Seminar at Central Baptist Seminary


On January 14-16, I had the opportunity to lead a PhD module seminar on Ecclesiastes at Central Baptist Theological Seminary in Plymouth, MN. I enjoyed getting better acquainted with their faculty (for a list of the faculty, click here). Two of Central’s faculty members are Detroit Baptist Theological Seminary graduates: Dr. Dan Brown, who graduated with a Master of Divinity degree in 1982 (a year before I began teaching at Detroit), and Dr. Jeffrey Straub, who graduated with an MDiv in 1994 and then did classroom work in our ThM program. One of the classes that I taught Dr. Straub was a ThM Hebrew Exegesis of Micah in the Fall of 1996. Besides being a WYSIWYG person, one of the things I remember most about Dr. Straub was his intermittent mantra: “Don’t sweat the dagesh” (a dot that is inserted at key junctures in the middle of Hebrew letters). This proverb was good for a laugh or two in the 1990s; however, it was even funnier when one of the students on the first day of the seminar asked me if I sweat the dagesh. At that point, I knew that I had been set up. It was good to renew friendships with the faculty and staff at Central.

I had two students in the seminar: Gelu Pacurar, a pastor from Arad, Romania, and Tim Little, an adjunct faculty member at Faith Baptist Theological Seminary and assistant bookstore manager. In the following picture, Tim owns the Macintosh and Gelu has the other computer.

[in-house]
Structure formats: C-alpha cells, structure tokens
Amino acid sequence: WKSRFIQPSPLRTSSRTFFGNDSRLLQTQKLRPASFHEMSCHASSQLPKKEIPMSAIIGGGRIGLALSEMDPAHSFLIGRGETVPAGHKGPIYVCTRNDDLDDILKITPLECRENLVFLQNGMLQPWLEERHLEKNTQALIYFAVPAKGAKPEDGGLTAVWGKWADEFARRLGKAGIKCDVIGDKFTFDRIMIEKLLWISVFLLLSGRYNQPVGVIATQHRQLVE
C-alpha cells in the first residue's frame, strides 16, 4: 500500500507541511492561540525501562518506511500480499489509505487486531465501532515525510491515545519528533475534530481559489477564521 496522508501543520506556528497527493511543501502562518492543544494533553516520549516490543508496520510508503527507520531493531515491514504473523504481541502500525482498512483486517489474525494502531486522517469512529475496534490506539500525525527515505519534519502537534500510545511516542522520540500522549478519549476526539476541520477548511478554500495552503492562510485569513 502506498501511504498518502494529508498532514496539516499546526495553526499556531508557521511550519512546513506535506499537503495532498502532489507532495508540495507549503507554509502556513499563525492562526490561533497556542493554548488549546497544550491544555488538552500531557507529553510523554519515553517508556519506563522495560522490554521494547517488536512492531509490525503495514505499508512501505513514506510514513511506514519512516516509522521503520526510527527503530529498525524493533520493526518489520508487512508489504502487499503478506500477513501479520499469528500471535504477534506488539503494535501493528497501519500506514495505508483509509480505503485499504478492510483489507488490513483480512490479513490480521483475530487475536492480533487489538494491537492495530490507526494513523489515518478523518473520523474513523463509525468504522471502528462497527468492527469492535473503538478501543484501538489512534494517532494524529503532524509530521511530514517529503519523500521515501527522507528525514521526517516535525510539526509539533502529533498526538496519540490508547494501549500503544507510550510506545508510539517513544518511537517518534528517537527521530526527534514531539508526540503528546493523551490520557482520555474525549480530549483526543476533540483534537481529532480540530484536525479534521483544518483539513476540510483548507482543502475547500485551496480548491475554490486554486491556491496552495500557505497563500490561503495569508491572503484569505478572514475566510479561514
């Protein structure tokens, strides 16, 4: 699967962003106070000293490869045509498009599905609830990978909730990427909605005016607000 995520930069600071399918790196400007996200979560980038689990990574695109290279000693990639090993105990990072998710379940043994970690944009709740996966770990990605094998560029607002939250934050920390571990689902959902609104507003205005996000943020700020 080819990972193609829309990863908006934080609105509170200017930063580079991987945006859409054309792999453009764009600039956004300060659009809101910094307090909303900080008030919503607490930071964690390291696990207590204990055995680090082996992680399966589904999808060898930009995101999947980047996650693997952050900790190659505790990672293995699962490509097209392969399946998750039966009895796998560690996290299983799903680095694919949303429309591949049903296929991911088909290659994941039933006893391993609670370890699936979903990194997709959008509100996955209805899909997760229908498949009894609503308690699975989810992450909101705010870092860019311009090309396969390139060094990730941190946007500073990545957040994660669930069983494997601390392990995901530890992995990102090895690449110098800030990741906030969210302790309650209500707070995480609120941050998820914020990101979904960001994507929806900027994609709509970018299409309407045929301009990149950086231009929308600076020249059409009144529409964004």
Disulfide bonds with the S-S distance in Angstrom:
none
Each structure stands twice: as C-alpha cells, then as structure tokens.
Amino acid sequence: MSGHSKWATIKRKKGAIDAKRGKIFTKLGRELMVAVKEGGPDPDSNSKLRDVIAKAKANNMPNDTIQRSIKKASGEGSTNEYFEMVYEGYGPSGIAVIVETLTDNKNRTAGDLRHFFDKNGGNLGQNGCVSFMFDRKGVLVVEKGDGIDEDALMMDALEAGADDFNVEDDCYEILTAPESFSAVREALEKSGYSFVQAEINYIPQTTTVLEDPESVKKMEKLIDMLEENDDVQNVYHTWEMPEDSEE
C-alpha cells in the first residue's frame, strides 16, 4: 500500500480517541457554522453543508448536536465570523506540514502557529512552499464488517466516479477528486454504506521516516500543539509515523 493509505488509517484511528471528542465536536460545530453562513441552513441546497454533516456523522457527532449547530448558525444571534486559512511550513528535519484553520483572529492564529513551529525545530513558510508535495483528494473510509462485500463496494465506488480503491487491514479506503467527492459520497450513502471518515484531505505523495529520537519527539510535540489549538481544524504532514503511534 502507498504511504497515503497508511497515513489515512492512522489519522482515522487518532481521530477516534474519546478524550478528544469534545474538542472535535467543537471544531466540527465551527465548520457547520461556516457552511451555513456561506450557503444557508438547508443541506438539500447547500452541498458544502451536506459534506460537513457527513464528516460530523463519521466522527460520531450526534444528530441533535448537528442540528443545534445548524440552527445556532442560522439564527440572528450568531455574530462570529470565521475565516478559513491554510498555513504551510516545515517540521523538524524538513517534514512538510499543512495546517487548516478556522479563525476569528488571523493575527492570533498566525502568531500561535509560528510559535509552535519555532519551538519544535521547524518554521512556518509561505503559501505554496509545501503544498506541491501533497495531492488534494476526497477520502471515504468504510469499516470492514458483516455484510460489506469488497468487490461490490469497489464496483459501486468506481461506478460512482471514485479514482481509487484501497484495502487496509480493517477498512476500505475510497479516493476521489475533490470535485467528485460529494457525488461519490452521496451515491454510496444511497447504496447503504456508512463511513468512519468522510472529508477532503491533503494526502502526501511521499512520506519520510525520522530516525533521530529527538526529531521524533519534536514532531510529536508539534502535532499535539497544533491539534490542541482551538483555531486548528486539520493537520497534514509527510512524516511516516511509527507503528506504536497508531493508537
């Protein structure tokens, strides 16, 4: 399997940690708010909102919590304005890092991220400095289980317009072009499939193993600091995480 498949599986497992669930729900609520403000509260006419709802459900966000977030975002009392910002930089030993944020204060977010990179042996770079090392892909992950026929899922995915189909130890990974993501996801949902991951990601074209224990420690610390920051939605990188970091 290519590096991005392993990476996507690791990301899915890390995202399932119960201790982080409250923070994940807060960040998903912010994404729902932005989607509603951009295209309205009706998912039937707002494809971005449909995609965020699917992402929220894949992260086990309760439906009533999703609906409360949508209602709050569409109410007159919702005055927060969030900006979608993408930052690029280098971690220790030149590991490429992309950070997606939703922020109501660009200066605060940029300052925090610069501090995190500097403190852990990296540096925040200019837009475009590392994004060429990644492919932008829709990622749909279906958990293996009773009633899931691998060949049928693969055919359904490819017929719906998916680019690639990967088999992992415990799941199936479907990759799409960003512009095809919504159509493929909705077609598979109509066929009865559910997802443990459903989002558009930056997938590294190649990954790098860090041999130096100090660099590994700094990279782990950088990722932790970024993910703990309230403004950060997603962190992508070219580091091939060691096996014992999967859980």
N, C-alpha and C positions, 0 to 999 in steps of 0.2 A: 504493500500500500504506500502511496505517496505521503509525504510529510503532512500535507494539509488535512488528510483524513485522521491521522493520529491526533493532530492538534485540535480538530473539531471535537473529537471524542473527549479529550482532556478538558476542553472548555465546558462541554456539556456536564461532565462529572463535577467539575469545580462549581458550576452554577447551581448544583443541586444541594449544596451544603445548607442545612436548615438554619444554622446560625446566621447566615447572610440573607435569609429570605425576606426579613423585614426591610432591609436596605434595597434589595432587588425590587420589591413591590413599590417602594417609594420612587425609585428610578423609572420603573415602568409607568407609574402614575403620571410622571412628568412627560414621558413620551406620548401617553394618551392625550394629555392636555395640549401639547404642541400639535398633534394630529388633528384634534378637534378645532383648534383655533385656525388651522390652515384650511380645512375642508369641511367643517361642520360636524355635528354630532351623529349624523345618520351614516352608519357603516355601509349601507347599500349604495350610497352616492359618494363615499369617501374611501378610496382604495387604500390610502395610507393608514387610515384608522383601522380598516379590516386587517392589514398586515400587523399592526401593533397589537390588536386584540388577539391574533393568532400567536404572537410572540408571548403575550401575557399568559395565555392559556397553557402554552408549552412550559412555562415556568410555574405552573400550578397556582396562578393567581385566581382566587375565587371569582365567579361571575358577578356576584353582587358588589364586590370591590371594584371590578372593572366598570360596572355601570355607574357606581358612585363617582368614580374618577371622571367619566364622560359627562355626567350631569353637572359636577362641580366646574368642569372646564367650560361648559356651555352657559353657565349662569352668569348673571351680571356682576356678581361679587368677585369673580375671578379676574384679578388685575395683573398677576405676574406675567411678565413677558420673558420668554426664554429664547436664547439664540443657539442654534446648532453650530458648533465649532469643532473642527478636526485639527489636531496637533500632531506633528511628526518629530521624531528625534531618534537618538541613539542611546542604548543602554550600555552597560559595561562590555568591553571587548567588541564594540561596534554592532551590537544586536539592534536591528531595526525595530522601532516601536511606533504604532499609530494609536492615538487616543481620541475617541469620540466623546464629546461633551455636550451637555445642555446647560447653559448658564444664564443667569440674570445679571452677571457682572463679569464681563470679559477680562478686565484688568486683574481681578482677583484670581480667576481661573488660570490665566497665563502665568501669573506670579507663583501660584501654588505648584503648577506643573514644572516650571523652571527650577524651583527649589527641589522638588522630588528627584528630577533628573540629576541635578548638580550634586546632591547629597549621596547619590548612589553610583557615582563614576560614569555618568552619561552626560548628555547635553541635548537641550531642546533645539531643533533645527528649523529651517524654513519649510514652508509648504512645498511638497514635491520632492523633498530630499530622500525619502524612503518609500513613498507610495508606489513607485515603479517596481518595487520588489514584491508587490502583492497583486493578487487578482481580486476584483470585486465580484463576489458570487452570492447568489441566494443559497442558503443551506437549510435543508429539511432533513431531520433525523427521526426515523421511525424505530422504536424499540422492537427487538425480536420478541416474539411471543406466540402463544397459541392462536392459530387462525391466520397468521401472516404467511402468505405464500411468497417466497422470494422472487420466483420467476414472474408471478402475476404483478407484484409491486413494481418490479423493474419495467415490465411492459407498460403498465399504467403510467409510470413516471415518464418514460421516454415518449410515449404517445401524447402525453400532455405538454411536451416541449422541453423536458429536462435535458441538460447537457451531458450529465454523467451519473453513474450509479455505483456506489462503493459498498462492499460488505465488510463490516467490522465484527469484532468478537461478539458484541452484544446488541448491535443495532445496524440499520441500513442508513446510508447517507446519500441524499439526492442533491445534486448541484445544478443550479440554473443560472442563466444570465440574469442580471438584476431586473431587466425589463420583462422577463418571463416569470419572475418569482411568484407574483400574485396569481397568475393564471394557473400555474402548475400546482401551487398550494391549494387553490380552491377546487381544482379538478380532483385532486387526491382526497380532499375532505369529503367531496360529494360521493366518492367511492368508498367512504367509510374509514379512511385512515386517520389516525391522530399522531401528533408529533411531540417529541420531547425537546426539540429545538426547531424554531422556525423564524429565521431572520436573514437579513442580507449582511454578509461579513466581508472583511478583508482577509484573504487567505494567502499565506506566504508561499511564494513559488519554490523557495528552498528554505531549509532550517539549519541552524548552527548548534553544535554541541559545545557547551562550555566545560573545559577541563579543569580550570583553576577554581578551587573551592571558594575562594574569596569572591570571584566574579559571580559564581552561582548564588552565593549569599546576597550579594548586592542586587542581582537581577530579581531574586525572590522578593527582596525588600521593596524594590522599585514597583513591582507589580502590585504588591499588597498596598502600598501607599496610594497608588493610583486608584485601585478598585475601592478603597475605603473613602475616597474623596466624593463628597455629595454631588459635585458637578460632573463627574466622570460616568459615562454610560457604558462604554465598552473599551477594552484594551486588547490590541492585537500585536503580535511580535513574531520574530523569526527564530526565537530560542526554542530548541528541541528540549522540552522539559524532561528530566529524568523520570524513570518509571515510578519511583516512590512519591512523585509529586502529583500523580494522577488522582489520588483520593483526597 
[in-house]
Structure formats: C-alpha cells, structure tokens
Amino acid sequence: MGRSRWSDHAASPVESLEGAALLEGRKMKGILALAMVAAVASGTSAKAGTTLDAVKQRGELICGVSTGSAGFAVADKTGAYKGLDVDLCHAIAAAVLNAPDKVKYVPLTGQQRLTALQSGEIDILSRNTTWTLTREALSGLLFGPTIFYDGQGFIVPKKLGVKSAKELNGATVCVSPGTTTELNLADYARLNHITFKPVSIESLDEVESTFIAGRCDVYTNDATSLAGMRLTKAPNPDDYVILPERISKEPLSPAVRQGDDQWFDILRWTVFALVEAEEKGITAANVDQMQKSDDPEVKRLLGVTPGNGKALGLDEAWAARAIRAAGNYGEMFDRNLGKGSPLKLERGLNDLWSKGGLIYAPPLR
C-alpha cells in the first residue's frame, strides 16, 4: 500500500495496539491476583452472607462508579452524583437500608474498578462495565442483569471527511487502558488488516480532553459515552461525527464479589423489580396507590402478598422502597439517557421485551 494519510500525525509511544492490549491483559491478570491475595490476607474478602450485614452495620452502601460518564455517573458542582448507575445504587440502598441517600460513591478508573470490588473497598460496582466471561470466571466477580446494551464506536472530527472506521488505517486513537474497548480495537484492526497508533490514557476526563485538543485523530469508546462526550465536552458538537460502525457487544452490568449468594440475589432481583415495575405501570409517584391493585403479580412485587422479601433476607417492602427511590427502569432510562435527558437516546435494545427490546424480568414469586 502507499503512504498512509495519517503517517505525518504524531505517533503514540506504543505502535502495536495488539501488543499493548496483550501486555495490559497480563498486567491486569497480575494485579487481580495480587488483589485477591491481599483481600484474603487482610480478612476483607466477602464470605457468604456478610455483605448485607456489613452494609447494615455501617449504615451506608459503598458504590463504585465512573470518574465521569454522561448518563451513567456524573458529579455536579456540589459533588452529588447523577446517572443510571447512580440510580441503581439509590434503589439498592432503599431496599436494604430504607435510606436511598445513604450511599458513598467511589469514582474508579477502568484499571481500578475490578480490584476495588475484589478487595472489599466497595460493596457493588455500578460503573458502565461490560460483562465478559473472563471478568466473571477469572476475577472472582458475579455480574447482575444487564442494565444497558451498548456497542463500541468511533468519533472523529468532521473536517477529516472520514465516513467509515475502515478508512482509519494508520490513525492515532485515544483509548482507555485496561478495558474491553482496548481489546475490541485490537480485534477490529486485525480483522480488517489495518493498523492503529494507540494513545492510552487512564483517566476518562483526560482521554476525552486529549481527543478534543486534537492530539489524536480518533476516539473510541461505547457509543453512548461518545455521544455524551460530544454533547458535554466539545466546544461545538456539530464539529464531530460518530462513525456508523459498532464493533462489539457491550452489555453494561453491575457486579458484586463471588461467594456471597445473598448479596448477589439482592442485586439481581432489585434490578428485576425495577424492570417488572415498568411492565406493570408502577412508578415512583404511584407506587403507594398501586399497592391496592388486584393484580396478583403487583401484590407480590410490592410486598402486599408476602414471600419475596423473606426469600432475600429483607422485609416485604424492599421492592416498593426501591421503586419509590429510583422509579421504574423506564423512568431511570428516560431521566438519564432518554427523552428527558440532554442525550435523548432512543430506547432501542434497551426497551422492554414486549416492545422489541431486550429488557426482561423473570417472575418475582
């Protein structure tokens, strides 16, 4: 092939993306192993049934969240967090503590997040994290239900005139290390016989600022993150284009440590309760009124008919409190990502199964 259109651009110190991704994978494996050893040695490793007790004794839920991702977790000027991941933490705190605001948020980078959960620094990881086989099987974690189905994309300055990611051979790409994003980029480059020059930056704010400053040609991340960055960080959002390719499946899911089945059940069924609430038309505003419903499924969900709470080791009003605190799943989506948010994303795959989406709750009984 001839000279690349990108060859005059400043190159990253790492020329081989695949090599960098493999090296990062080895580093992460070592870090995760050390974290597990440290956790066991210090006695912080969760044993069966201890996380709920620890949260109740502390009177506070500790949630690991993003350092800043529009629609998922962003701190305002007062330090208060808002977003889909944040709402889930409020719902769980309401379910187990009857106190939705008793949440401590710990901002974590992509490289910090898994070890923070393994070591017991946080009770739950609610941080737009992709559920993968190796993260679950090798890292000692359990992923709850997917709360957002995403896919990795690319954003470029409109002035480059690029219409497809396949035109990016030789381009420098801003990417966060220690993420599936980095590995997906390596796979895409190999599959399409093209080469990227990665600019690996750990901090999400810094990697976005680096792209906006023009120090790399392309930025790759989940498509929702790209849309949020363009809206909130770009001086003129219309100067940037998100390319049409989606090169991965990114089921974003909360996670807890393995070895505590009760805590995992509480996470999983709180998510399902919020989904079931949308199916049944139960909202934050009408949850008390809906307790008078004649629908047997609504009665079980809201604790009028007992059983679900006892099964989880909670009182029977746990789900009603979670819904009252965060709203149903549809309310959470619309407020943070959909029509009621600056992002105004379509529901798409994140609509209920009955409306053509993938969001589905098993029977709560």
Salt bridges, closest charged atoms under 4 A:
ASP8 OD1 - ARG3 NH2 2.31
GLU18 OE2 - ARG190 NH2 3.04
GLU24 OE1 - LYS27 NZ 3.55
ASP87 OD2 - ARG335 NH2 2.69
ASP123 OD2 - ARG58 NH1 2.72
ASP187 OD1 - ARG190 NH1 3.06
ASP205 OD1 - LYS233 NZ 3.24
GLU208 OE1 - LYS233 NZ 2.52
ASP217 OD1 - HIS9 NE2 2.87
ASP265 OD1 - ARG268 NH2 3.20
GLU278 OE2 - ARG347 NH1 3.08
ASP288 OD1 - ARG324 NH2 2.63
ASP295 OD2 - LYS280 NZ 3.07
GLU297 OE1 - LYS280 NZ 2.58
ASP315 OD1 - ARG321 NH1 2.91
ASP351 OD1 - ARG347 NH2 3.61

Each day, the students had to be prepared to orally translate from their Hebrew Bibles four chapters in Ecclesiastes. In addition, they lead discussions on key introductory and interpretative issues in Ecclesiastes. When the class is concluded on April 13 & 14, each student will present a term paper, respond to the other student’s paper, and do a critical book review. I am pleased with the effort that both Gelu and Tim exerted in the seminar and I found the interaction refreshing. I may have been refreshed, however, because I have learned as a seminary professor that it is more blessed to give than receive. If you want to check out the course requirements, clickhere.

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